By Asker Sultanov
BISHKEK -- Kyrgyz turned out in large numbers in Bishkek June 3 to celebrate the start of Ramadan.
The editorial board of Ummah, a Kyrgyz Islamic magazine, organised a local festival called "Ramadan is a festival for the soul!".
The event was timed to coincide with the start of Ramadan, which came a few days later, Eliana-Maryam Satarova, editor-in-chief of Ummah, told Central Asia Online. It included trivia games, other contests and performances by various artists.
Festival-goers were able to learn about halal food and "about fasting, rules for compliance and nutrition", Satarova said. "We arranged a public reception where anyone who wanted could come ask questions."
"Islamic specialists explained the differences between traditional Islam and extremism," she said.
It is essential to convey to the public that Muslims are peace-loving and socially active, Satarova said.
"We want to show positive things about Islam," Satarova said. "Islamophobia has arisen after ... terrorist attacks and activity by the 'Islamic State of Iraq and the Levant' [ISIL]."
"Many stereotypes exist," she said. "Our society urgently needs this kind of event."
The event took place for the first time last year, when the public response was very encouraging, Satarova said.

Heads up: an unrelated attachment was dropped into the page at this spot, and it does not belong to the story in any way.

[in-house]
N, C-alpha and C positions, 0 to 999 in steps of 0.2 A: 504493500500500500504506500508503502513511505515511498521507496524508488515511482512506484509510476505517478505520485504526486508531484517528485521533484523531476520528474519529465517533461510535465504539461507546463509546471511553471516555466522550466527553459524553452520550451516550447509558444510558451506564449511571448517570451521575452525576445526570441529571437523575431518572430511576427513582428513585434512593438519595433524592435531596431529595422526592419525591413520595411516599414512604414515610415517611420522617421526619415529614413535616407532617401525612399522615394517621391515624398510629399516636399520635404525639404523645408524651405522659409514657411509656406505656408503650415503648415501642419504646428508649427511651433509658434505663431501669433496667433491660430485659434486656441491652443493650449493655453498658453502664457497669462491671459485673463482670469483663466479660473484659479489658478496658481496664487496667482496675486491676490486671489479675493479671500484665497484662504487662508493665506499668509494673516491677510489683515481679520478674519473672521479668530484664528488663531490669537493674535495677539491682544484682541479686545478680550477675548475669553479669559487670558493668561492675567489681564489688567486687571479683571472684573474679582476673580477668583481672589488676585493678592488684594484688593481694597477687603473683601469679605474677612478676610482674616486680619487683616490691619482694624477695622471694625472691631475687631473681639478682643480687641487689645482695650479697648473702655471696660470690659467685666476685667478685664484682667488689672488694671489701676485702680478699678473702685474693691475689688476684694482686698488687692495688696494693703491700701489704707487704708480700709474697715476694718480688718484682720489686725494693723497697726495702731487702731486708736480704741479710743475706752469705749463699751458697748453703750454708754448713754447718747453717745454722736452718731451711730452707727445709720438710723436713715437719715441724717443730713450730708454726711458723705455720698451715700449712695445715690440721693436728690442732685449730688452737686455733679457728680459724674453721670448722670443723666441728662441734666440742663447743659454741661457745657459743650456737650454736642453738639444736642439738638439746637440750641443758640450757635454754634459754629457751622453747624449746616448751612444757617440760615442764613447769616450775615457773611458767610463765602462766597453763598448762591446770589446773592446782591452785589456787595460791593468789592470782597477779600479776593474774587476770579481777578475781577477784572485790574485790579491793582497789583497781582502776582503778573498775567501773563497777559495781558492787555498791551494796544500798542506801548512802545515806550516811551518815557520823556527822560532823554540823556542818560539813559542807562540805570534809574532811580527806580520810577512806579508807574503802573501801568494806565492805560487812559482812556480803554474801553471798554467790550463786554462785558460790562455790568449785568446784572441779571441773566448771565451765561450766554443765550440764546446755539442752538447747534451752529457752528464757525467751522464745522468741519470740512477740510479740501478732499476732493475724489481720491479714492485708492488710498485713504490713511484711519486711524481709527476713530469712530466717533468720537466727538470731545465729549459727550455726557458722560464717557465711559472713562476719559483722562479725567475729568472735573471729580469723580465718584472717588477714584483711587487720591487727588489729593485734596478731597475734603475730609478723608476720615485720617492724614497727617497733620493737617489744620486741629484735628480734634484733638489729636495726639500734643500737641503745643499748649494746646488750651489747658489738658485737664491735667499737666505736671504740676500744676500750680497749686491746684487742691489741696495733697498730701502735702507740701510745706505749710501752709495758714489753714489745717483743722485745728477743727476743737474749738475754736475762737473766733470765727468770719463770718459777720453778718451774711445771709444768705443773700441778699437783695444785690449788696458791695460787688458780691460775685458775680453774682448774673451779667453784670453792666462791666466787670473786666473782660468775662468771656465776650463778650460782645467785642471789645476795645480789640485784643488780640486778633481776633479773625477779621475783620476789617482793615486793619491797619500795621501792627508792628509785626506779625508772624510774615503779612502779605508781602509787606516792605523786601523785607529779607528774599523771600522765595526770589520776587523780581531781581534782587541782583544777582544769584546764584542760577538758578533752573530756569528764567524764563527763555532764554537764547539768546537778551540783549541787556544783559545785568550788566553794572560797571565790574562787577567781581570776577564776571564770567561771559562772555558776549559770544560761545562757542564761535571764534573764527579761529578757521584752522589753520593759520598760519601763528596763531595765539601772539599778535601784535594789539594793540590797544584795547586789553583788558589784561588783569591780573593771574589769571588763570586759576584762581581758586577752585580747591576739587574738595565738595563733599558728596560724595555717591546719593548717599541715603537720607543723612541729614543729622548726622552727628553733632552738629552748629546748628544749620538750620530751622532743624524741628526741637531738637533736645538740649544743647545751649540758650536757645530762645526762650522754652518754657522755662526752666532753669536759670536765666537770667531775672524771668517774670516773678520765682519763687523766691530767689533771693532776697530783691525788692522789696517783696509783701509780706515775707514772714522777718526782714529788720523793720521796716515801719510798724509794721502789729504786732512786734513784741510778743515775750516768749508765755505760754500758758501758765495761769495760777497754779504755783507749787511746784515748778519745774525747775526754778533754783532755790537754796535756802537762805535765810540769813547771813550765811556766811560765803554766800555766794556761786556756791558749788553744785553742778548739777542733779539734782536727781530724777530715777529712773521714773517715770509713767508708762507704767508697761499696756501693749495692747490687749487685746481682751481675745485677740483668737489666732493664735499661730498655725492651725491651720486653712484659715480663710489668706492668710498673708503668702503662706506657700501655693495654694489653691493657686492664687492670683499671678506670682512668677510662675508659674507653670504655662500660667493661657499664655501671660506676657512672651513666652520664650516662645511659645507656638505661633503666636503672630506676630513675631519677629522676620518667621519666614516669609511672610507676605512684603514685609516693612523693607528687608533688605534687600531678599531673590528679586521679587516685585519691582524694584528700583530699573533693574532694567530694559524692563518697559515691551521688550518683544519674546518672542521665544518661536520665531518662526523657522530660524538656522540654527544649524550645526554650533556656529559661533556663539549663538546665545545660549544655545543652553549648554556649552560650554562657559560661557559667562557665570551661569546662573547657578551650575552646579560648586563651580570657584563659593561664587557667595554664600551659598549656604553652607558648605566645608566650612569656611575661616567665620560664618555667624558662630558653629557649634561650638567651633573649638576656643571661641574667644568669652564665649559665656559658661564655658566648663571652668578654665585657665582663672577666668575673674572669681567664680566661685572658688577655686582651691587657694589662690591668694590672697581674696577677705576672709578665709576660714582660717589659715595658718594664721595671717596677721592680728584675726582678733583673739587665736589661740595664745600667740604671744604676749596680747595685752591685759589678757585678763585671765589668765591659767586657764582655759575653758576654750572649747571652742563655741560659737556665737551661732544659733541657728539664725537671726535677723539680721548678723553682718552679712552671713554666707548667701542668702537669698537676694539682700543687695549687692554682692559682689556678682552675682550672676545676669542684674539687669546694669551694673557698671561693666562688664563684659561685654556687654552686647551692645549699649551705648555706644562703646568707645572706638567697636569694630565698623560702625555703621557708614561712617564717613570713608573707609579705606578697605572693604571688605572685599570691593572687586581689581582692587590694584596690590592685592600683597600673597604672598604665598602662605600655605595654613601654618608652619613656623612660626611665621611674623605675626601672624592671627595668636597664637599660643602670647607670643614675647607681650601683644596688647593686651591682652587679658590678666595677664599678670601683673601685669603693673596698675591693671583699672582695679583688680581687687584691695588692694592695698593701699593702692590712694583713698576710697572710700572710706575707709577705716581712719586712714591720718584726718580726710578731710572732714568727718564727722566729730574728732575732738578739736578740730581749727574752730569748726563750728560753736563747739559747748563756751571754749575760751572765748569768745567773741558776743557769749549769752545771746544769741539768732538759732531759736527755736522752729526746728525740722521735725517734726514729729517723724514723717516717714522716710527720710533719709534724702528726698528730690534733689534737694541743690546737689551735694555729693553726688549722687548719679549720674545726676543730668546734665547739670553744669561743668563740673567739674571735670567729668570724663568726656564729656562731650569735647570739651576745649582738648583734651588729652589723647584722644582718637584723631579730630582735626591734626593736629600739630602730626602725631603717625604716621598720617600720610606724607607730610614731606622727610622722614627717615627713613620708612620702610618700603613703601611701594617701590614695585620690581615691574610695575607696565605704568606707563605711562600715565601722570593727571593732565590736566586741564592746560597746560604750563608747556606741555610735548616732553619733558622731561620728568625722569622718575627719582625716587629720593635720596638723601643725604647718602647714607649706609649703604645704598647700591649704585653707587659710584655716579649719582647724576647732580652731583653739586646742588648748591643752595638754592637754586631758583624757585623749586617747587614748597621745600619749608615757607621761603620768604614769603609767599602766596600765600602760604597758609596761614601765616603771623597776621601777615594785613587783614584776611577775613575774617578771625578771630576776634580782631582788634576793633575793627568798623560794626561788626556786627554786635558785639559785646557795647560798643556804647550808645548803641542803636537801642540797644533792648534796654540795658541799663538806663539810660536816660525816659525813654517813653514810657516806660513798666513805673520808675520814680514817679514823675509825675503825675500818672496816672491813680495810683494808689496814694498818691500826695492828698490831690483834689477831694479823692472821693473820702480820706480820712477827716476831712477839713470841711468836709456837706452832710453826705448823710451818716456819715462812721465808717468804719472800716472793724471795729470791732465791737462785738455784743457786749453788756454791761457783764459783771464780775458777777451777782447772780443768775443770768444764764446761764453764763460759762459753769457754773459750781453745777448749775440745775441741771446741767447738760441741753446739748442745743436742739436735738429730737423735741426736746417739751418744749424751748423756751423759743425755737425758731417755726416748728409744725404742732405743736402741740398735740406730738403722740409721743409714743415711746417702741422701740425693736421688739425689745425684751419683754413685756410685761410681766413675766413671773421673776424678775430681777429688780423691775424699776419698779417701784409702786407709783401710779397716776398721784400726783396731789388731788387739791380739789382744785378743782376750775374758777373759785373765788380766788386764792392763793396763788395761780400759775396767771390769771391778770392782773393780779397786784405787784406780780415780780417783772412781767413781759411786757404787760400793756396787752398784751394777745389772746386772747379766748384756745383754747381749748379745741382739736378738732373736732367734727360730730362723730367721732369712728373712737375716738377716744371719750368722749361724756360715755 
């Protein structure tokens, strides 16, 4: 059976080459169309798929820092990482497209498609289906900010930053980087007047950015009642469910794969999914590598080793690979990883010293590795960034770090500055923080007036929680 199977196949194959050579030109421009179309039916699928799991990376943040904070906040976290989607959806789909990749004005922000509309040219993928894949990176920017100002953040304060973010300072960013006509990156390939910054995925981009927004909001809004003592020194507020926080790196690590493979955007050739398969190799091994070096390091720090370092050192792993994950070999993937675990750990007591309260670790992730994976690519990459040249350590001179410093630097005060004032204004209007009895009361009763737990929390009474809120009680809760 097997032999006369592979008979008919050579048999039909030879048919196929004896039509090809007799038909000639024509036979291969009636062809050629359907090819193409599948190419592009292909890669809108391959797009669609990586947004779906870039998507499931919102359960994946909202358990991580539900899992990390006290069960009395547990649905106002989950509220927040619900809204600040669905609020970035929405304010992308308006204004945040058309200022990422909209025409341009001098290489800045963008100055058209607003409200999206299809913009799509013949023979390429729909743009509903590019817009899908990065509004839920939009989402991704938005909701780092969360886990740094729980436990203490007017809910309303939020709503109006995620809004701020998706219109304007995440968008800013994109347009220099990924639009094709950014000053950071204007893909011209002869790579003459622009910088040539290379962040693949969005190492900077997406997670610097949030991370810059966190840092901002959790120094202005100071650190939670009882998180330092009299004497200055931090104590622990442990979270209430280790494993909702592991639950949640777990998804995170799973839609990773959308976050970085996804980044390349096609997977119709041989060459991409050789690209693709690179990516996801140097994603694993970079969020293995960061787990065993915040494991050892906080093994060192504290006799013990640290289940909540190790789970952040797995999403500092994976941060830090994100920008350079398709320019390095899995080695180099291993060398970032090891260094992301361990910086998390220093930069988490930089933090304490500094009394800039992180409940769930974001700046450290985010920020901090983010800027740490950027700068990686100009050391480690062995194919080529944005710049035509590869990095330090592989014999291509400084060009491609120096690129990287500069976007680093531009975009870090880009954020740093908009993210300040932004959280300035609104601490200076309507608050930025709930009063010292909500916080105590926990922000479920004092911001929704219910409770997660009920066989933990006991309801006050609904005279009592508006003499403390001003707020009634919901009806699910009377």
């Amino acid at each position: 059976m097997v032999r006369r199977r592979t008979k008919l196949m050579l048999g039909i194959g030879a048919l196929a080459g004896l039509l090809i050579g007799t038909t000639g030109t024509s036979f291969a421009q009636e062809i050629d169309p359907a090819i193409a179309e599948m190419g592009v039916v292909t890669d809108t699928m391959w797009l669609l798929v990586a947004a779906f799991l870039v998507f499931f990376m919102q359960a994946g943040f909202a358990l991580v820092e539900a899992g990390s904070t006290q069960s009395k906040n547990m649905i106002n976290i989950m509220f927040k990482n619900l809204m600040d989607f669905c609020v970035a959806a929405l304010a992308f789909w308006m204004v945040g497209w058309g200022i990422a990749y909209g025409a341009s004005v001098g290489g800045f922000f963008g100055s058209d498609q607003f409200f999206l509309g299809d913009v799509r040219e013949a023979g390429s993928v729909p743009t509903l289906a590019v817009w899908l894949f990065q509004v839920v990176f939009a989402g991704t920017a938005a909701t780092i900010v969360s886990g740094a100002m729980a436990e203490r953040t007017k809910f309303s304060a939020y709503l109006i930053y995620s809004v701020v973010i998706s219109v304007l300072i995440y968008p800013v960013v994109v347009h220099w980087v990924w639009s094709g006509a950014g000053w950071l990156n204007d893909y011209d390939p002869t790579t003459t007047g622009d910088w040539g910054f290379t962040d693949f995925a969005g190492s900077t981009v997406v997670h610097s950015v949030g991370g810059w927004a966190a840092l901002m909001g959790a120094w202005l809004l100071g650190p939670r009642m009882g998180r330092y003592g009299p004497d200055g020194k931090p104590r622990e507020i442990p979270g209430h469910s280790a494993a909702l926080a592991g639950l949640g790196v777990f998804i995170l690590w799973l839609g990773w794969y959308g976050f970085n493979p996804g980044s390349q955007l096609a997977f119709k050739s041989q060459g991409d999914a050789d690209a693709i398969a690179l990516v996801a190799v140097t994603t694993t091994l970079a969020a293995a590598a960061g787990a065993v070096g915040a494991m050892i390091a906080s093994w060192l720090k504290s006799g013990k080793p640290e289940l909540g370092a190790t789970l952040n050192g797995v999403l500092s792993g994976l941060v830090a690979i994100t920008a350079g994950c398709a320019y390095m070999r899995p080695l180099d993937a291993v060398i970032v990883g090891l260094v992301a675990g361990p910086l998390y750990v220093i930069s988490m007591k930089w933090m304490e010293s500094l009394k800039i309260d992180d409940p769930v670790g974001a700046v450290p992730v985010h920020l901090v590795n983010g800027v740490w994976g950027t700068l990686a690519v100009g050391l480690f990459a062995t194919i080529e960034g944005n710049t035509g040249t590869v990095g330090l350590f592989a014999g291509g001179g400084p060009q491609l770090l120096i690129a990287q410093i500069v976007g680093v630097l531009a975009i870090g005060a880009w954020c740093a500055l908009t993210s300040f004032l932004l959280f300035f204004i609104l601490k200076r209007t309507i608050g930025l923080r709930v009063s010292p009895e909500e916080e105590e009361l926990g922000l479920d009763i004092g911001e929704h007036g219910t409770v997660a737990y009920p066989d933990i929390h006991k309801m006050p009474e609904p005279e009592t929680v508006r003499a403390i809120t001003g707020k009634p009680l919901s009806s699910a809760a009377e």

"The holy month of Ramadan is a month of love, peace and kindness," Satarova said. "We hold this event in public places. Everybody ... can attend these activities and learn that not all Muslims are warlike."
Turnout was high among urban youth, Almaz Sapanov, an employee of Kyrgyzstan Islamic University in Bishkek, told Central Asia Online.
Sapanov gave advice on Islamic questions to anyone who wanted it during the festival.
"People often ask, 'How can I distinguish extremism from Islam'? Sapanov said. "Young people already have learned to recognise extremism."
"We are noticing positive results [of religious education]," he said. "Our religion demands study ... through books, not the internet."
"We have a muftiate, qaziyat [Islamic judge's office]. mosques, imams and an Islamic university," Sapanov continued. "Let the people come to all of them and ... ask questions. After a month or two, they will understand Islam."
"It is gratifying to see so many people come here," Nursultan, an employee at a Bishkek company called Kyrgyz Concept, told Central Asia Online. He did not disclose his last name.
"This event is useful because in recent years Islam has been defamed as a religion of terrorism," Nursultan said. "Today's event provides a chance to convey what Islam is ... a religion of peace and tolerance."
Nurgul Chukubekova, a specialist at the Halal Industry Development Centre in Bishkek, worked at the festival. Her centre held an outdoor reception where the public could learn about halal food.
"The issue of extremism is very acute in Kyrgyzstan," she told Central Asia Online. "We can control the situation by accentuating education for Muslims."
Such events instill tolerance above all, Bishkek retiree Valentina Pogojeva told Central Asia Online.
"I am glad anyone can participate, Muslim, Christian or those who happen to be nearby," she said. "For us, the main aspiration is peace ... for there to be no news about terrorists in the newspapers or TV because the problem was solved."